Barnaby Joyce has called for a major crackdown on social media giants after "completely and utterly fictitious" rumours about his family spread online.
The deputy prime minister slammed posts suggesting former NSW Nationals leader John Barilaro's retirement from politics was because he was in a relationship with one of Mr Joyce's daughters.
"It's total and utter rubbish," Mr Joyce told ABC radio on Thursday.
He said it was essential more was done to force social media companies like Facebook and Twitter to stop people spreading lies.
"From my own personal experience of recent times, you have got to get to a point where you say enough is enough," the federal Nationals leader said.
"These platforms just say 'oh well it's too hard to control'.
"It's not too hard for you to collect your billions of dollars from it and apparently it's not too hard for you set up vessels to avoid tax in Australia."
Mr Joyce said he would speak to US politicians who are conducting a congressional inquiry that unearthed explosive allegations against Facebook.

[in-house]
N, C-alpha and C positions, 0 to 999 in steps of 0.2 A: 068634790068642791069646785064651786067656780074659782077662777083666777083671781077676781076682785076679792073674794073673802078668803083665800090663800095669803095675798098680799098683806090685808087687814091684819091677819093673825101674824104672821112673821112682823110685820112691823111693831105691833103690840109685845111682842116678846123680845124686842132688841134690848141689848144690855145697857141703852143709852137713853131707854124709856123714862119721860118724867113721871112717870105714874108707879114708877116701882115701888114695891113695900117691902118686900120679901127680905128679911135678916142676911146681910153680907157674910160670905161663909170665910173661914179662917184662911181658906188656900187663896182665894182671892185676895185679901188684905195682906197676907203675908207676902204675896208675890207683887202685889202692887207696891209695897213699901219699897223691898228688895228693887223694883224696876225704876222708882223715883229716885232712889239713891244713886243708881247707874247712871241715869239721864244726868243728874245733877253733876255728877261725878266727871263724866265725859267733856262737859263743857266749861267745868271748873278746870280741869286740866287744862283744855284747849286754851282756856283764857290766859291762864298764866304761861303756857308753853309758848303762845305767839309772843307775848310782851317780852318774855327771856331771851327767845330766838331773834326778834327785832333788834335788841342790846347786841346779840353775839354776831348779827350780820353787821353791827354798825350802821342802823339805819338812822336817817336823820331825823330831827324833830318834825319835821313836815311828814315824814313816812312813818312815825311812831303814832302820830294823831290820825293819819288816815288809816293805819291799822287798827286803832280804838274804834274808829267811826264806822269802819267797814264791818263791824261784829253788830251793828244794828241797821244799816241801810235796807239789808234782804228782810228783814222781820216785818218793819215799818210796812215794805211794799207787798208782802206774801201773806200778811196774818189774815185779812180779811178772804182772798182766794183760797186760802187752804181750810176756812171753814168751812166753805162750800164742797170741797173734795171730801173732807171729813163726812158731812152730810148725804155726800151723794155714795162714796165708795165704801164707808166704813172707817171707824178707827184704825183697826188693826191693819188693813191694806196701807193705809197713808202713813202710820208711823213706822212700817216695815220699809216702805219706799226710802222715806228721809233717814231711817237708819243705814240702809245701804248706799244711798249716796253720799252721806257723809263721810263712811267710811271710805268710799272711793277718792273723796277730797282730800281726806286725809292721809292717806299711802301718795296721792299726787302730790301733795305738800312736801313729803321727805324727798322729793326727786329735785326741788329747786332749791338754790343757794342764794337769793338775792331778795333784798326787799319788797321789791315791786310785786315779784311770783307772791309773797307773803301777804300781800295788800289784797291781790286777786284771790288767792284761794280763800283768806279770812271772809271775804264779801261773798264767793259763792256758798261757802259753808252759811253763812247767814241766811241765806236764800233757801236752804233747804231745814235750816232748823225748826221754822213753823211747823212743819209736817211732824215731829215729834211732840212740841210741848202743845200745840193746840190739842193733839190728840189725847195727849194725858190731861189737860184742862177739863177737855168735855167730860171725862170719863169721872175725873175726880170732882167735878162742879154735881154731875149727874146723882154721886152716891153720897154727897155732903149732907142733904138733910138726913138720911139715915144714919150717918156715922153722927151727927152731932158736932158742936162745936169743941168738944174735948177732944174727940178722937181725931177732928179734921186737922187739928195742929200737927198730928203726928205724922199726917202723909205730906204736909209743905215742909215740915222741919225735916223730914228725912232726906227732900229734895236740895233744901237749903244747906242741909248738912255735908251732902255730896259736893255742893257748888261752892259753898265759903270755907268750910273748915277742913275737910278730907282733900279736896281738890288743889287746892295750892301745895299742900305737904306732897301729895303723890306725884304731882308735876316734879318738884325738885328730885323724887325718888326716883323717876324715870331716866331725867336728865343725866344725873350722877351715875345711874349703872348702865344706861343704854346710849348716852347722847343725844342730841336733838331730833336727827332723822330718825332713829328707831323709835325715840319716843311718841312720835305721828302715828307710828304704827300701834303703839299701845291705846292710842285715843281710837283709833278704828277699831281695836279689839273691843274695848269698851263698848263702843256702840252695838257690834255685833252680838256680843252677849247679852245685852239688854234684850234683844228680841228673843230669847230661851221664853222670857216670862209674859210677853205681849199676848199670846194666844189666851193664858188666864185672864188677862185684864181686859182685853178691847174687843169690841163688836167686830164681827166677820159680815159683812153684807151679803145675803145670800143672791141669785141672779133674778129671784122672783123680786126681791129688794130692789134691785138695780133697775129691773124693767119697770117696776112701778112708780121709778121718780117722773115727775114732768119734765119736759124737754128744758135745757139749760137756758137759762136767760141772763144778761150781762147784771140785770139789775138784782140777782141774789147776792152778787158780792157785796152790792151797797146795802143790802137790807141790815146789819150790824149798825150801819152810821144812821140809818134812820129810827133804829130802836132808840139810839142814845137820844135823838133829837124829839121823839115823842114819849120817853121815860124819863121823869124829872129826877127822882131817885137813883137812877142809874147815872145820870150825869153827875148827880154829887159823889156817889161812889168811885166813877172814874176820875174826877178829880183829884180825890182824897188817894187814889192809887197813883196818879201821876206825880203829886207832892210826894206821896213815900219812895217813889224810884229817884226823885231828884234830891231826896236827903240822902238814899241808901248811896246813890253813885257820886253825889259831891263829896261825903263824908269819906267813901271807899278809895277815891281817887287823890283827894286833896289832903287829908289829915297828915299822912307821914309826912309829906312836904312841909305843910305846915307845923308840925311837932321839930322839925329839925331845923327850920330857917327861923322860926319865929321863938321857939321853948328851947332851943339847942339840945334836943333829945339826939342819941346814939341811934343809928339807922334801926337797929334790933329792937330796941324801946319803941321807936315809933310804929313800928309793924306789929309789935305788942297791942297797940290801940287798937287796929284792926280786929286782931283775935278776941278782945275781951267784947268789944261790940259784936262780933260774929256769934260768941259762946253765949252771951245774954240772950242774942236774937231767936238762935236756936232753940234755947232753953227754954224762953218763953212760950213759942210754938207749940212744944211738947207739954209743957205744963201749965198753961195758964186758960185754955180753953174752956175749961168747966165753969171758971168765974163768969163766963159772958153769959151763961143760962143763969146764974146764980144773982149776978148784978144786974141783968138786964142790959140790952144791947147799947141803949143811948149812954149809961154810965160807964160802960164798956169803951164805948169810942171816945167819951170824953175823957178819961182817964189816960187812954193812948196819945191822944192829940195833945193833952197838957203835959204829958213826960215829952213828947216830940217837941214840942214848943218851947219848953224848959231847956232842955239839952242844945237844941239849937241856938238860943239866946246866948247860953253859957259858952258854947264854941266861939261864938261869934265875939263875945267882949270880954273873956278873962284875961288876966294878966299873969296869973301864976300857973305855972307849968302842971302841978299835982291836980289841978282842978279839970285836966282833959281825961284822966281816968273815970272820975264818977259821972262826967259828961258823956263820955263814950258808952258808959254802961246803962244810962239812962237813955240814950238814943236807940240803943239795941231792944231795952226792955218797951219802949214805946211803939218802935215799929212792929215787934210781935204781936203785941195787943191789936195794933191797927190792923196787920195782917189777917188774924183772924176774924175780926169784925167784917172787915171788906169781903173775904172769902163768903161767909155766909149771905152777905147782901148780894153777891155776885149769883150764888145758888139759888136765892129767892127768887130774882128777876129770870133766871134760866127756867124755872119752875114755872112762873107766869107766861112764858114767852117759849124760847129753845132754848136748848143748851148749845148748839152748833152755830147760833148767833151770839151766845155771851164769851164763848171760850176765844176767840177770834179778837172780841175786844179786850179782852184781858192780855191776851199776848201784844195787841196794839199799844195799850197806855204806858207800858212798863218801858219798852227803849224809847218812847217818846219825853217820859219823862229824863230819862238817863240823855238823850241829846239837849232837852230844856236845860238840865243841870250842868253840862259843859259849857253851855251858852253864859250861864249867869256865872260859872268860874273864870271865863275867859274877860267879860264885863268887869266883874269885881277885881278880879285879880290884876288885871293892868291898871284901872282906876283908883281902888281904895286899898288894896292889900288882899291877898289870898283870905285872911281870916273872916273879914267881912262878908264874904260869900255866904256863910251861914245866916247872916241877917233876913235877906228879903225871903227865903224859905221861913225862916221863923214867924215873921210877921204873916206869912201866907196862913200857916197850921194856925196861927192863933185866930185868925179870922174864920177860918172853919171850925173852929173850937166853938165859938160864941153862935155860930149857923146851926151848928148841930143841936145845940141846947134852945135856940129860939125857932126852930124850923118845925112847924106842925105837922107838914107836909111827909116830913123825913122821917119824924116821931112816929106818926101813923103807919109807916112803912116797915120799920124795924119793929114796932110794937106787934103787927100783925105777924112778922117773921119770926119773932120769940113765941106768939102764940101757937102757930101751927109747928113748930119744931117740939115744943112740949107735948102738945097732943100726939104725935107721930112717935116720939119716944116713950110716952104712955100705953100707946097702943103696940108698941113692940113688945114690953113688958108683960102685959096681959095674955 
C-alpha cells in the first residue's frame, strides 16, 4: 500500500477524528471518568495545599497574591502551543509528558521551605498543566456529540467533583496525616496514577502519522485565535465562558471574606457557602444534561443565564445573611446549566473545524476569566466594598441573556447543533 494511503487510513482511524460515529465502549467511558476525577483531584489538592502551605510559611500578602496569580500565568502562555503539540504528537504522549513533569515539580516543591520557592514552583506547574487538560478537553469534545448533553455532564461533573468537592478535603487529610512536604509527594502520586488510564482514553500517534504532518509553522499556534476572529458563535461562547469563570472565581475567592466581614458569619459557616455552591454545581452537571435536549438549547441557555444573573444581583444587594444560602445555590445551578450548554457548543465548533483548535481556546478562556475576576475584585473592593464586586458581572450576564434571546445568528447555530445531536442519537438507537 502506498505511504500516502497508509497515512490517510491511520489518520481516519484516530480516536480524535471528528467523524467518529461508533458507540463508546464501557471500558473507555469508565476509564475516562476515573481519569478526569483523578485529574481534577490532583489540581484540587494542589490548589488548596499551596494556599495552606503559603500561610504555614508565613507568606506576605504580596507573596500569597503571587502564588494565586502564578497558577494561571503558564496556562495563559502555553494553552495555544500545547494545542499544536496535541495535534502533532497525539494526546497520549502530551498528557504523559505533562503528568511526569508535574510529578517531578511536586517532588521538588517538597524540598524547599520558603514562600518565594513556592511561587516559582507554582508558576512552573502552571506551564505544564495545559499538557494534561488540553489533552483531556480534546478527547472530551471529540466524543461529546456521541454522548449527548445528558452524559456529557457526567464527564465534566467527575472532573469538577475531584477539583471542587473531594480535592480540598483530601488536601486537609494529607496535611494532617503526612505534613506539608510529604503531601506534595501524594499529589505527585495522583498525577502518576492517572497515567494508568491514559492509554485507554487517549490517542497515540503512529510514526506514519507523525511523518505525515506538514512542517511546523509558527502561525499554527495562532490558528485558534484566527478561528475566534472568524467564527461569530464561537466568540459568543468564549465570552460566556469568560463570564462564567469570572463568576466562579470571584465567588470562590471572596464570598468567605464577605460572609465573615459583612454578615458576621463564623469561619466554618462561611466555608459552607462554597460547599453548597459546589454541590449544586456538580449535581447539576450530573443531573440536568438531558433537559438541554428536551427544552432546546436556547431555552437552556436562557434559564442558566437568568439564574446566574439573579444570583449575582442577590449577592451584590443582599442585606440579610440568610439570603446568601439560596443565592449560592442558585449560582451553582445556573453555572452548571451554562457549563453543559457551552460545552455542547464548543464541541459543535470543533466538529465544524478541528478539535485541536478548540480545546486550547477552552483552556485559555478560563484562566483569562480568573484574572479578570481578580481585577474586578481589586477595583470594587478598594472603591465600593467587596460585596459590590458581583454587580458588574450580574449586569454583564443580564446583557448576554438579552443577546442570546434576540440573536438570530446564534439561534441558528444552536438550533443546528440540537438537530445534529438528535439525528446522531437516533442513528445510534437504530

Frances Haugen - a former Facebook data scientist - told a hearing the company was dishonest about efforts to counter misinformation and knew Instagram could have a toxic effect on young girls.
Mr Joyce said billions of dollars were being spent on mental health which could be seriously damaged through social media.
"One of the greatest mechanisms of the destruction of people's mental health is sitting on the kitchen table or in the corner of the room," he said.
"If you go to any school and talk to any parent, this is one of the greatest fears - the destruction of their children by innuendo, by slurs."
The deputy prime minister said it wasn't just about his daughter's experience but a broader problem across society.
"The idea that someone can have this sort of pseudonym on Twitter and say the most outrageous things, and we in 2021 just sit back and say 'that's fair enough' - that's got to stop," Mr Joyce said.
Facebook chief Mark Zuckerberg has described Ms Haugen's testimony as false and insists the company cares deeply about safety.
Communications Minister Paul Fletcher on Wednesday said the "special treatment" online companies had gotten away with was no longer acceptable to the community or government.
Mr Fletcher did not rule out laws to crack down on Facebook or other social media over misinformation.
Australian Associated Press